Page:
MUNICH — (MunichNOW News) — The 2018 Munch “Women’s March to the Polls” got underway shortly after 2 PM as marchers gathered from around the city at the Siegestor, one of the gates marking the outline of the old city.
March organizer, Munich Democrats Abroad stalwart Janet-Day Strehlow, gave a rousing welcome speech, and was followed by Jane Scheiring, Chair of American Association of University and Professional Women, with an inspiring talk on women’s rights in 2018.
Linda Jo Rizzo, the American singer based in Munich, got everyone moving and singing along with upbeat renditions of “I Will Survive” and several others. With that, the 2018 march was on its way down Leopoldstraße toward Odeonsplatz.
As Janet and others kept the marchers shouting and chanting with any number of political phrases and slogans, the 300 plus strong group began to fill Odeonsplatz along with the usual Saturday crowd of locals and tourists.
It is always worth remembering that Odeonsplatz was the site of the infamous 1923 Munich Beer Hall Putsch, citing as the beginning of the National Socialist (Nazi) movement in Germany.
March leader Day-Strehlow gave short remarks on the #MeToo movement as the marchers gathered around her in the busy square. She asked for those that had experiences sexual harassment and unwanted advances to raise their hands – and more than half of the crowd did so! The co-founders of the Munich Feminist Project: Sophia Gonzalez and Em Filer also addressed the emotional crowd.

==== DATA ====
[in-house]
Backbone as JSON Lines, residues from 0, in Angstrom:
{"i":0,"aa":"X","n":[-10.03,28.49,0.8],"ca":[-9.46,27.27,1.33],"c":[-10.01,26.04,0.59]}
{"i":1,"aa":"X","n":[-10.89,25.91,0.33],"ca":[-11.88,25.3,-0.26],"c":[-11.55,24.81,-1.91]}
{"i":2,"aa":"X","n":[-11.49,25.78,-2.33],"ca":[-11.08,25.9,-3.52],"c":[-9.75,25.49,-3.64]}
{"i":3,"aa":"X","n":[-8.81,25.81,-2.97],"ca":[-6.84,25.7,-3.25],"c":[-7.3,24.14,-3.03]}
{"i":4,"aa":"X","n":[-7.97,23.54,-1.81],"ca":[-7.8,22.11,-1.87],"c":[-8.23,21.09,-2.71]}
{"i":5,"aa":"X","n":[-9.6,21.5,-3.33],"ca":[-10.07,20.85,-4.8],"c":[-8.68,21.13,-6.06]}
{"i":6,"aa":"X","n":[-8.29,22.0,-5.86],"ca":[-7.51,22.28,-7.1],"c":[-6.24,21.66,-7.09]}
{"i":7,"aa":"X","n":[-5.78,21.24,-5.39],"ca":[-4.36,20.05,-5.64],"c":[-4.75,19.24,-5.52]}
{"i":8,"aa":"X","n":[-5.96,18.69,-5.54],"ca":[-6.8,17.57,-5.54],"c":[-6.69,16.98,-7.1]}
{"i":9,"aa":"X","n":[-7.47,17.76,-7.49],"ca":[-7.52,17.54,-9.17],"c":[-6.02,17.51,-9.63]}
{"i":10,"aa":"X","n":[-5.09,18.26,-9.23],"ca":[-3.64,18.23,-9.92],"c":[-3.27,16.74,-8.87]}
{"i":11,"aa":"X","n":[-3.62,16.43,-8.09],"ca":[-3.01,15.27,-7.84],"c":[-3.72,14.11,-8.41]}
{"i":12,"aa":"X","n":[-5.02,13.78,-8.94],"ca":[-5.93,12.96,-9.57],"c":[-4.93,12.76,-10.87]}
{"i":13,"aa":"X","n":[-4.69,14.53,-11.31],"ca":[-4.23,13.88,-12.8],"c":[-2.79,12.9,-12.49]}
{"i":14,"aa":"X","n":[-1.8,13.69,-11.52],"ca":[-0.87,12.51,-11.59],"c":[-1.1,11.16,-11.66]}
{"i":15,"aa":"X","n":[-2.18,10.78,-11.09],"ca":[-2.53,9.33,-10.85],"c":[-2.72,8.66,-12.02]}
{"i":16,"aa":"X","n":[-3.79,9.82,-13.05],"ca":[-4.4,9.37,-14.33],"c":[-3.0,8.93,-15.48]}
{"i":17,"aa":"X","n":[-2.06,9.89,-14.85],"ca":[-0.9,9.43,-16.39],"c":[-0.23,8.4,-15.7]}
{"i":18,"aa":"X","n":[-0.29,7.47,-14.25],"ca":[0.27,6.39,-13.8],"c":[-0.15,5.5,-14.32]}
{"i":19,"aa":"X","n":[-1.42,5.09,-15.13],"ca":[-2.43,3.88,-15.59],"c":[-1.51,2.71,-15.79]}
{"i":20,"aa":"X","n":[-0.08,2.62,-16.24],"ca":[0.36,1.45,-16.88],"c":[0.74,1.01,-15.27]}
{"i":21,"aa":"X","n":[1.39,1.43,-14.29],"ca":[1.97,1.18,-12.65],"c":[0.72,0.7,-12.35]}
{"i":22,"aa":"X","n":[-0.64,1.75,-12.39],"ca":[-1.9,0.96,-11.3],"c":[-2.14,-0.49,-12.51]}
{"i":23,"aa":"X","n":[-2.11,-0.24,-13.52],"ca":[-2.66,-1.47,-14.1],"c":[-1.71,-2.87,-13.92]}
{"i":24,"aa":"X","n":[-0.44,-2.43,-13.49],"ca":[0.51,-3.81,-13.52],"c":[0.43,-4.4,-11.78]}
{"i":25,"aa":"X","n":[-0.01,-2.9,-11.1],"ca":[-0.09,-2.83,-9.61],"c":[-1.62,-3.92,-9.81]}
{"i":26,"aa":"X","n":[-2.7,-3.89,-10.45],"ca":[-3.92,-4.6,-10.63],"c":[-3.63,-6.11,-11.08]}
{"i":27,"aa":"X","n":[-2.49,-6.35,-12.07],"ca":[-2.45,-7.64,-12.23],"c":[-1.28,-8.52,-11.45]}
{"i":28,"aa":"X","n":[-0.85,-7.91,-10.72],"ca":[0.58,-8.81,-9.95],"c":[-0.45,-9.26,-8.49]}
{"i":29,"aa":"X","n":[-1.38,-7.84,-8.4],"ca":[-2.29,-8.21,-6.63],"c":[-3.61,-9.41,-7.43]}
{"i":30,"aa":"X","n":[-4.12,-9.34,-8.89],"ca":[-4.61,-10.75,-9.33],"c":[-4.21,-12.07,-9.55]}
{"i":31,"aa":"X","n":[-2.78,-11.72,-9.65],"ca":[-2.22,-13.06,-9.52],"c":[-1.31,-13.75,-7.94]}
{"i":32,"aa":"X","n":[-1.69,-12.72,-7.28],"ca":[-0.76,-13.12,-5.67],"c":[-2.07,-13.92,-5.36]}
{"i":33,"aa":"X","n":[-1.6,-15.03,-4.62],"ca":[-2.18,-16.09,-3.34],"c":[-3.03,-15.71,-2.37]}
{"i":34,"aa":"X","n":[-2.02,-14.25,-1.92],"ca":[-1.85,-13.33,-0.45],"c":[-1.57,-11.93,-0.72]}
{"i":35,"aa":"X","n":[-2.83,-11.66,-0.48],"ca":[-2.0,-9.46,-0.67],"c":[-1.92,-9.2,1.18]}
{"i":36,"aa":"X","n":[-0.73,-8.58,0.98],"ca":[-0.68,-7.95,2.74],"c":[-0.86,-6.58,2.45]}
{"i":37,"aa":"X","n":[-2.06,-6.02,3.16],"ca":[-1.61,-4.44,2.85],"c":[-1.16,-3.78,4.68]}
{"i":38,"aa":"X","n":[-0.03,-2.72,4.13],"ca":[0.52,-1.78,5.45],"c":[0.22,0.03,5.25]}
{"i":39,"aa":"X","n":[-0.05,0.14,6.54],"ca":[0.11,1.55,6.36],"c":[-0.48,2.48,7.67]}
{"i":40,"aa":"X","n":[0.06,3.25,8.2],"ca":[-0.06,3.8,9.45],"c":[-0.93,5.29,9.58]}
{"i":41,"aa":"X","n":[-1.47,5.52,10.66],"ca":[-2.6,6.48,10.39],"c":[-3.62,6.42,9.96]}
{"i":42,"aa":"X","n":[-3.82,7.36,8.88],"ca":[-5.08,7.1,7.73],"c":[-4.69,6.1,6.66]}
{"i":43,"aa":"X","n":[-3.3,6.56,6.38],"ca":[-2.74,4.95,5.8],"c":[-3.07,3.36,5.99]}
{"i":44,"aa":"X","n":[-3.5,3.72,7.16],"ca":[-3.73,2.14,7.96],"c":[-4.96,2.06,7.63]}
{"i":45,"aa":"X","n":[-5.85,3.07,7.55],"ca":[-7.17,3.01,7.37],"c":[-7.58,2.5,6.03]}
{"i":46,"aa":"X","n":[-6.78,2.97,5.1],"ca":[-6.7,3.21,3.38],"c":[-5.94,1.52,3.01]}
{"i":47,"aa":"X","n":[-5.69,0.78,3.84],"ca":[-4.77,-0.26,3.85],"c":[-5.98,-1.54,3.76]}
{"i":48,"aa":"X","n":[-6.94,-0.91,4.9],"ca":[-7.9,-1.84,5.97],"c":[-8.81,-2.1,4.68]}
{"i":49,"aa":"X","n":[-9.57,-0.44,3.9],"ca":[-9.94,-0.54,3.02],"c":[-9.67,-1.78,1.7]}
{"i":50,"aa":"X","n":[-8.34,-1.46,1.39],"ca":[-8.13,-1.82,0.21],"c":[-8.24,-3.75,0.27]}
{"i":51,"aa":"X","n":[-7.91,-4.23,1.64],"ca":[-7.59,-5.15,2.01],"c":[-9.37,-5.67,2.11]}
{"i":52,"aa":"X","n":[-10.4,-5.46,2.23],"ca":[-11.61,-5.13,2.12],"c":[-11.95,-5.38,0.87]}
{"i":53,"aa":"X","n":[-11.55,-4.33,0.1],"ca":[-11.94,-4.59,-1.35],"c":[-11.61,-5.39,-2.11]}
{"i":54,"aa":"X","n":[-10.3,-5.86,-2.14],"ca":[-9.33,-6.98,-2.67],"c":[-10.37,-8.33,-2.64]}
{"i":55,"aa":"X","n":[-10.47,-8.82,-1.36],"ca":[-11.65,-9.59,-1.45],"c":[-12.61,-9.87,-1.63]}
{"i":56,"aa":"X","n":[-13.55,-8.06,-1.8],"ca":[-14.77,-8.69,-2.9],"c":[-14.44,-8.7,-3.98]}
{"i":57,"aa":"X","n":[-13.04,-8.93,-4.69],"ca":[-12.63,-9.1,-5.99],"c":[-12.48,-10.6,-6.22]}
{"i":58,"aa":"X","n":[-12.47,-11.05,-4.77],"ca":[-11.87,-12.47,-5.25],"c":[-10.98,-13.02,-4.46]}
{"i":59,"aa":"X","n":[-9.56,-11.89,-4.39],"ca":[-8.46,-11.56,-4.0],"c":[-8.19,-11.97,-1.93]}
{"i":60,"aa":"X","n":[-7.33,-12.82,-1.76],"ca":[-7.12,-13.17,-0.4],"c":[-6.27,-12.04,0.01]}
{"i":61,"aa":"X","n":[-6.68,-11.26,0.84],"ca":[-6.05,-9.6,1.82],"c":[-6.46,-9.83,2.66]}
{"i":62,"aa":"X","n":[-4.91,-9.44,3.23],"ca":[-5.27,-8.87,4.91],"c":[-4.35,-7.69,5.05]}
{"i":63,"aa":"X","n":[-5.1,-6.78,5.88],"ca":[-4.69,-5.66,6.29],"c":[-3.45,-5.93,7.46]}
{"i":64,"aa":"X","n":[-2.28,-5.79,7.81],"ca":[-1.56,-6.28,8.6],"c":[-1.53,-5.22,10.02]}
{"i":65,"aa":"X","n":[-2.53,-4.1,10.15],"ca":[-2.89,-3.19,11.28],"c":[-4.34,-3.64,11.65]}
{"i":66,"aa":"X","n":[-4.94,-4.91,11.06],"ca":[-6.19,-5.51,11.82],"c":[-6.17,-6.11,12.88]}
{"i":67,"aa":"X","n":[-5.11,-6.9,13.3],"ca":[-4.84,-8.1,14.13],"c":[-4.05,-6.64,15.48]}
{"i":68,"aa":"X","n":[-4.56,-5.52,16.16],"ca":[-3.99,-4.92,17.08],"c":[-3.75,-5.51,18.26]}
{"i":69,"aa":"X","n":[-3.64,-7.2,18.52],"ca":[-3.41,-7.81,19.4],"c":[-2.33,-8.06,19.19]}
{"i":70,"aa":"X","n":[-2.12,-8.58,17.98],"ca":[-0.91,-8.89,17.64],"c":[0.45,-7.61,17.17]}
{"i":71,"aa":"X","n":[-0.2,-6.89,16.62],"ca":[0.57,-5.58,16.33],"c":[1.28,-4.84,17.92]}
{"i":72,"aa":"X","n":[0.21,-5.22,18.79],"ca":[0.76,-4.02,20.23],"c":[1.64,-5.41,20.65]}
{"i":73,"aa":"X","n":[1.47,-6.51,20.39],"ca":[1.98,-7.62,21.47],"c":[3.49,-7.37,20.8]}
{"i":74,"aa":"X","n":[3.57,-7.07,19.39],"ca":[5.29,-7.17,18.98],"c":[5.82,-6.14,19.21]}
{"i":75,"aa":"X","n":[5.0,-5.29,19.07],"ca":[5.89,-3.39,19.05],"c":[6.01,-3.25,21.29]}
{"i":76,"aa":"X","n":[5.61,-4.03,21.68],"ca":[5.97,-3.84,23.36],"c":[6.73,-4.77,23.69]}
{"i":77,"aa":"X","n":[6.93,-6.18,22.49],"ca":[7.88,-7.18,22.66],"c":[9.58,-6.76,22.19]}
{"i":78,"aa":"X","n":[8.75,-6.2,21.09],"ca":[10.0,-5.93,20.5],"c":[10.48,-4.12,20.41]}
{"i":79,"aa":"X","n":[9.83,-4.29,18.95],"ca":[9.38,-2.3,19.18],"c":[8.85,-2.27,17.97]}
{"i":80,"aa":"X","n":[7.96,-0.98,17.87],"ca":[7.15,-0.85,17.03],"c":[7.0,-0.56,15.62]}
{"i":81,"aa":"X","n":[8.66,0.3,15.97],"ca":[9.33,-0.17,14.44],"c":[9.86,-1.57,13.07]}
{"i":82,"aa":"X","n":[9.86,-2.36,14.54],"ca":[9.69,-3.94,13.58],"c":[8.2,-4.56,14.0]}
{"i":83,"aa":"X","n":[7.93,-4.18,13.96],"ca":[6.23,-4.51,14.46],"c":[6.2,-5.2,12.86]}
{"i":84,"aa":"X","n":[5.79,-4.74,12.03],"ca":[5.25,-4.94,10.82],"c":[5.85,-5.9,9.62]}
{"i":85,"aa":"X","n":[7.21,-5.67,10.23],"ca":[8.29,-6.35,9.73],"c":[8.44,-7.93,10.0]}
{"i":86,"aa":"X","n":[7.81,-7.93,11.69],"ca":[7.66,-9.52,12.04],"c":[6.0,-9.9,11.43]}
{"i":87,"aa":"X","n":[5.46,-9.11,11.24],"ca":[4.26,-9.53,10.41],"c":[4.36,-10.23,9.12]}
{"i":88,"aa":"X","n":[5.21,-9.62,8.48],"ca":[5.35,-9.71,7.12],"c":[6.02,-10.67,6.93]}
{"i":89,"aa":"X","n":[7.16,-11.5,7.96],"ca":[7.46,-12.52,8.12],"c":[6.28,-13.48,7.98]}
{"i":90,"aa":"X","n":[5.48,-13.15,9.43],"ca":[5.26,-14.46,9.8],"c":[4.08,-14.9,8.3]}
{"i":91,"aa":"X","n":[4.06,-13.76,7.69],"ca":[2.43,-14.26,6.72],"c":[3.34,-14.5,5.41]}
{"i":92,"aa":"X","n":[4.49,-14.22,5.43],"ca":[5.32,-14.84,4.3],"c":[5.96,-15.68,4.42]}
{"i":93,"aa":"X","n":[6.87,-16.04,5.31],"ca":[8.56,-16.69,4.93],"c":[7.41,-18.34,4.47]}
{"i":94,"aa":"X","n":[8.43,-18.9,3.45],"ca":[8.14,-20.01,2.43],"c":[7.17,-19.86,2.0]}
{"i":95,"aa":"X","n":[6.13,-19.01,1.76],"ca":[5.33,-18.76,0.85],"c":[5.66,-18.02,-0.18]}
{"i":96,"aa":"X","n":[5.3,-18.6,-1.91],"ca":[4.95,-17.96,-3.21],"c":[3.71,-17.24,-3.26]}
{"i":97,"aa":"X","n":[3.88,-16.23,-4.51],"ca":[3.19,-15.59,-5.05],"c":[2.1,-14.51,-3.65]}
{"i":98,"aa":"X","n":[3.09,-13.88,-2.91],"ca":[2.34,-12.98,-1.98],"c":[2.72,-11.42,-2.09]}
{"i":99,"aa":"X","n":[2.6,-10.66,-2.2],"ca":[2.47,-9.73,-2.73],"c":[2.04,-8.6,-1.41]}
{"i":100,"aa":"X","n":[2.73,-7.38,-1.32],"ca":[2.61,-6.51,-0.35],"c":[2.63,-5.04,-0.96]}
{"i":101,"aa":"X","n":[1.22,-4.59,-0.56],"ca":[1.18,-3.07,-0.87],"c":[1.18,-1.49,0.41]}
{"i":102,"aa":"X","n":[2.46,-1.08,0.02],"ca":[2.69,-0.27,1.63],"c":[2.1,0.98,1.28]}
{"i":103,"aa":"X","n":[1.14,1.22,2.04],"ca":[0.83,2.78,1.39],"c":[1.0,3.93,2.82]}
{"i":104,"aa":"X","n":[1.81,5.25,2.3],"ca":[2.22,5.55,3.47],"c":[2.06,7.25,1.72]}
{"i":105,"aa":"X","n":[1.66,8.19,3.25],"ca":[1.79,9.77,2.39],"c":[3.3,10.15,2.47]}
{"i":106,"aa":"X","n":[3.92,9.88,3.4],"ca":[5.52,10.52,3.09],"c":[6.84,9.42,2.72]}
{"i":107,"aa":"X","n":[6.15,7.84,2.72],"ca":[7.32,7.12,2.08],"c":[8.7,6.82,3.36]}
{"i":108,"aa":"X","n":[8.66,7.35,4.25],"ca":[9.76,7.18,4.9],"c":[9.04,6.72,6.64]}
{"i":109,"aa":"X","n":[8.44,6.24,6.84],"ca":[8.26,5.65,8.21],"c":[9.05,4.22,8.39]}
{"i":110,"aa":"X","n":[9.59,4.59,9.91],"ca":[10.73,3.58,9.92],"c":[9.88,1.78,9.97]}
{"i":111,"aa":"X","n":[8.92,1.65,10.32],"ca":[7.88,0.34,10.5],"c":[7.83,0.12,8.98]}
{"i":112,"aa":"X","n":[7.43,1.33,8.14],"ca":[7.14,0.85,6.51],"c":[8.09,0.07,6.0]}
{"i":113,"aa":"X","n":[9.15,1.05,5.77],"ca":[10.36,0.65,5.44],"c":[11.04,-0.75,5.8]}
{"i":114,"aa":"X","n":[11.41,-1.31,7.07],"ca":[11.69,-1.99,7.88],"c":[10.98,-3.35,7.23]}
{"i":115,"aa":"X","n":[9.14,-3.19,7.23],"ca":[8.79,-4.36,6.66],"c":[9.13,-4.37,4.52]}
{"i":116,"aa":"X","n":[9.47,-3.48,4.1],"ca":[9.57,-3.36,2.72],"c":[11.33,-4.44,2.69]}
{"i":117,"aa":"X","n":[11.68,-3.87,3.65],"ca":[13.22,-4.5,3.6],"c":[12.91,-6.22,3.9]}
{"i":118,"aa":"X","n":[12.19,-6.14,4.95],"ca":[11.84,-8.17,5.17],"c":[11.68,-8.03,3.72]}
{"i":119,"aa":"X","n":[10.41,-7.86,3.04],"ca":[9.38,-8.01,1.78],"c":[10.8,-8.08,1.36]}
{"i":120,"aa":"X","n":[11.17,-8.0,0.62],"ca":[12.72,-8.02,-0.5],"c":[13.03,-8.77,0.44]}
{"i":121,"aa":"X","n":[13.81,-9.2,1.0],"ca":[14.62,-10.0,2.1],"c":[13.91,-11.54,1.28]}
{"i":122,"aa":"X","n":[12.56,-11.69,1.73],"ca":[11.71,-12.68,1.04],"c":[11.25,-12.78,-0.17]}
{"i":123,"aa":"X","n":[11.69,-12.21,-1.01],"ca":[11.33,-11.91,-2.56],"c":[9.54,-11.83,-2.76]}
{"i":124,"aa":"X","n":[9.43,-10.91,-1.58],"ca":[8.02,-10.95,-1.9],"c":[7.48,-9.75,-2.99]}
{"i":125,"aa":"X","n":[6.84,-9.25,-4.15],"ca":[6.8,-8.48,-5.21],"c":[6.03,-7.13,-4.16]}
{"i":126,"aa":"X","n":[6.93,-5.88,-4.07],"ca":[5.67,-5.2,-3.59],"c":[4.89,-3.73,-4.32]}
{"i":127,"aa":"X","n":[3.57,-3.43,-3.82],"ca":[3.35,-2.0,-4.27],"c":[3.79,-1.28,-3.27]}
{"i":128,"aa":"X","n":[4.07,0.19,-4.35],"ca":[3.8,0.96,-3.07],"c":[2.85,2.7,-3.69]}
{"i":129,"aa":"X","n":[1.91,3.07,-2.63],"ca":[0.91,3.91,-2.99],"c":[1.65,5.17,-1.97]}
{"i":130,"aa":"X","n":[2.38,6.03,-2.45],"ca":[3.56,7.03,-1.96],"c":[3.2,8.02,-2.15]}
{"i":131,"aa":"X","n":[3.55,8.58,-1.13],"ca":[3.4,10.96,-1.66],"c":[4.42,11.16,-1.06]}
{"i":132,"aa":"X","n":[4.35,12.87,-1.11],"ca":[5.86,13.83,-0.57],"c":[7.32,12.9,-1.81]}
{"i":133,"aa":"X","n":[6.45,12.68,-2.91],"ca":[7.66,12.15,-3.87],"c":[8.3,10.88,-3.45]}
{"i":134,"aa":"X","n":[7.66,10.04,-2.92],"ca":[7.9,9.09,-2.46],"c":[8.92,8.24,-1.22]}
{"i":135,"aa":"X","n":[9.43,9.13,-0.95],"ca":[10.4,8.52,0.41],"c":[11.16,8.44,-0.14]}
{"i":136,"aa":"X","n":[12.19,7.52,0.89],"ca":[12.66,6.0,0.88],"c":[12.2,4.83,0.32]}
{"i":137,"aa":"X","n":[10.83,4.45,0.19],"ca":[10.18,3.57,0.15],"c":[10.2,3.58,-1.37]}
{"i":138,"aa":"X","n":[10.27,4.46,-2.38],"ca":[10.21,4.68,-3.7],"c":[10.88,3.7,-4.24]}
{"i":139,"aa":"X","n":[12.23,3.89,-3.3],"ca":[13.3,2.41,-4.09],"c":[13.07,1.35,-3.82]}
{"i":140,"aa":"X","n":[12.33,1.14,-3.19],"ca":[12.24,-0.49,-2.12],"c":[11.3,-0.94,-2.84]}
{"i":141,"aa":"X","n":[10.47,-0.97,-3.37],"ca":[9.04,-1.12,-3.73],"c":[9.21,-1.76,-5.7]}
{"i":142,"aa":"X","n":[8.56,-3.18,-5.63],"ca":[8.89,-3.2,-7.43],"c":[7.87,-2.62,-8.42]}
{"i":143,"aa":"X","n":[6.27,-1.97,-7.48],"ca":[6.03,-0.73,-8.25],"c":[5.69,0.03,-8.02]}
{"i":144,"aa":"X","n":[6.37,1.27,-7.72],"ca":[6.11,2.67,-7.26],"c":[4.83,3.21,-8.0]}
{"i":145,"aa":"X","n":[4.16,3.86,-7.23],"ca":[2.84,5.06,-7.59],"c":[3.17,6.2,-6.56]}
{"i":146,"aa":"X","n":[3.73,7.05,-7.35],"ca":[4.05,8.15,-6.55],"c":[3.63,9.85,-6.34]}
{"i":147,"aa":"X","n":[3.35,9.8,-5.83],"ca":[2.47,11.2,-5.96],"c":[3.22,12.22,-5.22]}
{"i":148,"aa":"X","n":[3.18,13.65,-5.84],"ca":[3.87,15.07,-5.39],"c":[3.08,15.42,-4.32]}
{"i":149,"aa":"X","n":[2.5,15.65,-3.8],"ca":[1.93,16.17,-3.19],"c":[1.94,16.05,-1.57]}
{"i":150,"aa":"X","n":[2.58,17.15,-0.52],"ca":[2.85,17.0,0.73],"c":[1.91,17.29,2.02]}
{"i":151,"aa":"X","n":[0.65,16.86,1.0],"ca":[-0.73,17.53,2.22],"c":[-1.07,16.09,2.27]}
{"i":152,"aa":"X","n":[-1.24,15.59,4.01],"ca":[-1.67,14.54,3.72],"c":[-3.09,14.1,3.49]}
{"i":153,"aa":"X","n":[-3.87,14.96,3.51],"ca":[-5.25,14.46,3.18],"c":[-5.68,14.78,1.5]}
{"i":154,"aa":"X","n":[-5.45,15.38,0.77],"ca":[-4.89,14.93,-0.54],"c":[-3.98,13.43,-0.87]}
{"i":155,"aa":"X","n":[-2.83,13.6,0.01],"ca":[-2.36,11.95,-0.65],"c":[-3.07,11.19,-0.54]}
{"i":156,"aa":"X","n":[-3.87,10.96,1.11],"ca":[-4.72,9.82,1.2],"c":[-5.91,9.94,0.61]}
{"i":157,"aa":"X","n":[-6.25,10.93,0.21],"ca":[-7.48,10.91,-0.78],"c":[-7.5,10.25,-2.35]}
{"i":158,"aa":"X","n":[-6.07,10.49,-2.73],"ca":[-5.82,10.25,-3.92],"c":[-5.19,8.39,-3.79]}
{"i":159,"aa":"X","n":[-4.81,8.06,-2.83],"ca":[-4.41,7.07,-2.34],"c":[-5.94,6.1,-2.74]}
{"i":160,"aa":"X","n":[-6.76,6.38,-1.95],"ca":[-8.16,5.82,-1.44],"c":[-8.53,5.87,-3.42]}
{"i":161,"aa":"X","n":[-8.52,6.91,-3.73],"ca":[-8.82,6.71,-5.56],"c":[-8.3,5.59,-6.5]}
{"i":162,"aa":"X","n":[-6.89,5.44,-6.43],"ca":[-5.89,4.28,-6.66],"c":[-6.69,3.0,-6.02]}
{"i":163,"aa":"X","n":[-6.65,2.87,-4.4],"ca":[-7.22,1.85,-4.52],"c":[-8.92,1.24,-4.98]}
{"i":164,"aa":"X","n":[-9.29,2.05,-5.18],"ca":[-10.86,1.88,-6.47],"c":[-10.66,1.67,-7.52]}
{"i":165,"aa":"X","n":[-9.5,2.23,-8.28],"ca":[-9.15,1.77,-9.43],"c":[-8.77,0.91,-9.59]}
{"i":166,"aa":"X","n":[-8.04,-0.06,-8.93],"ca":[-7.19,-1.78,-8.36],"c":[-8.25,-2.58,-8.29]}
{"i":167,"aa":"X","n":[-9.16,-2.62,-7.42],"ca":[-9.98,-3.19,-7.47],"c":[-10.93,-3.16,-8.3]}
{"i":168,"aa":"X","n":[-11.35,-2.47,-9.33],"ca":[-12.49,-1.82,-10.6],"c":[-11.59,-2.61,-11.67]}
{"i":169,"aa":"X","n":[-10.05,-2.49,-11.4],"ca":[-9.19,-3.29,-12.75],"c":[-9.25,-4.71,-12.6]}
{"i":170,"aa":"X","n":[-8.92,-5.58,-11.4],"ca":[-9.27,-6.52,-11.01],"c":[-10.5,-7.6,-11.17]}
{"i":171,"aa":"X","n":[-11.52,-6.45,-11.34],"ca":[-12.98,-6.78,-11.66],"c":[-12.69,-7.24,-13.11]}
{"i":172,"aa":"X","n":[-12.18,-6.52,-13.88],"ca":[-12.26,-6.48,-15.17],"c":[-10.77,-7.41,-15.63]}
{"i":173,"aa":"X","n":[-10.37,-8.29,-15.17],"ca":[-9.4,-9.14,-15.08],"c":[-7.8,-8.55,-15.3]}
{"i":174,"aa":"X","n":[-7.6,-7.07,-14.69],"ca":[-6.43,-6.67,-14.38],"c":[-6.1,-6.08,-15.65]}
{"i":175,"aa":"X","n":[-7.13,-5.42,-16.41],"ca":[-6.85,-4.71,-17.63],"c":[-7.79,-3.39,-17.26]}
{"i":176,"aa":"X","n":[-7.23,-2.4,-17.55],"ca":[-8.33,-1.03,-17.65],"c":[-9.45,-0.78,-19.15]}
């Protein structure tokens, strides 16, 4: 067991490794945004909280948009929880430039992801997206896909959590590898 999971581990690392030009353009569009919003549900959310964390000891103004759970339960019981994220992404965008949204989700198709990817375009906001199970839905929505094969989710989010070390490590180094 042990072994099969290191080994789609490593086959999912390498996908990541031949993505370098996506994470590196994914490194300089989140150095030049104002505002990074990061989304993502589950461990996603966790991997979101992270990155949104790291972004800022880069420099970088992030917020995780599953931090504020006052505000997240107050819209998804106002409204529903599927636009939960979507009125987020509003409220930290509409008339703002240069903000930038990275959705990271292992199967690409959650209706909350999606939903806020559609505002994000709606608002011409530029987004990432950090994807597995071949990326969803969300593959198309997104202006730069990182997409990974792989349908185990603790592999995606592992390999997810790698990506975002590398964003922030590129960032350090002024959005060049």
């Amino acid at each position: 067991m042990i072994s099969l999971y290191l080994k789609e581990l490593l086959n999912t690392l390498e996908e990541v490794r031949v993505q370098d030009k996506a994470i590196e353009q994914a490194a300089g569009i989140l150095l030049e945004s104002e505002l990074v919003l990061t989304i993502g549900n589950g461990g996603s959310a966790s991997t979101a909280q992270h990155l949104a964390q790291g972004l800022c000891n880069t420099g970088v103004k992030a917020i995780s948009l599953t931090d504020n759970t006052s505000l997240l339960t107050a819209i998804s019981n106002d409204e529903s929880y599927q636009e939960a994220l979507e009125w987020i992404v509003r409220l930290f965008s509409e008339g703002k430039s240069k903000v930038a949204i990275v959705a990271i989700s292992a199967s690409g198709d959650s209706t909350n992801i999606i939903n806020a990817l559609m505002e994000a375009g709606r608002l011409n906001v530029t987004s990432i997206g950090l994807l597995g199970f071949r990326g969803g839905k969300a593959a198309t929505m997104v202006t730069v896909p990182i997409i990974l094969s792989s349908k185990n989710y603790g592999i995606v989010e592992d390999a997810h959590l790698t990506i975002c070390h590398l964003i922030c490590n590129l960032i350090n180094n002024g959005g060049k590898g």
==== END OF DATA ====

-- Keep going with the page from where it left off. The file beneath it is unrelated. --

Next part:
The march reassembled and moved around the looming Feldherrnhalle and onto Residenzstraße for the final march to Marienplatz and the rally in front of the famous Munich Rathaus. The busy main central square slowly accomodated the marchers as they wound their way around the obelisk with the golden statue of Mary atop it.
The tourists and mimes and jugglers moved aside and the loud and happy group formed a semi-circle around the leaders as Dennis O’Donohue from Democrats Abroad, ex-chapter chair of the DA Stuttgart chapter, spoke on the importance of voting and participation and Shari Temple spoke on behalf of the DA’s Global Women’s Caucus.
The 2018 March wound down with Kristy Koth, on guitar, leading the group in “This Land is Your Land”. With that, the marchers slowly dispersed, chatting with each other, and with onlookers curious about all the excitement.
Last January, over 4 million Americans — more than 1% of the population — joined a Women’s March in many cities across the country. Solidarity marches also took place world wide – from small Pacific islands to Berlin, London, Paris and 1,000+ in Munich. What started as a protest march blossomed into a renewed wave of activism and political participation.
There are as many as 7 million Americans living outside of the country
Throughout the march and afterwards, volunteers were on hand to help US citizens register to vote and request 2018 absentee ballots. This is an important step as US citizens must request a new absentee ballot each year they are abroad. More information can be found at: votefromabroad.org.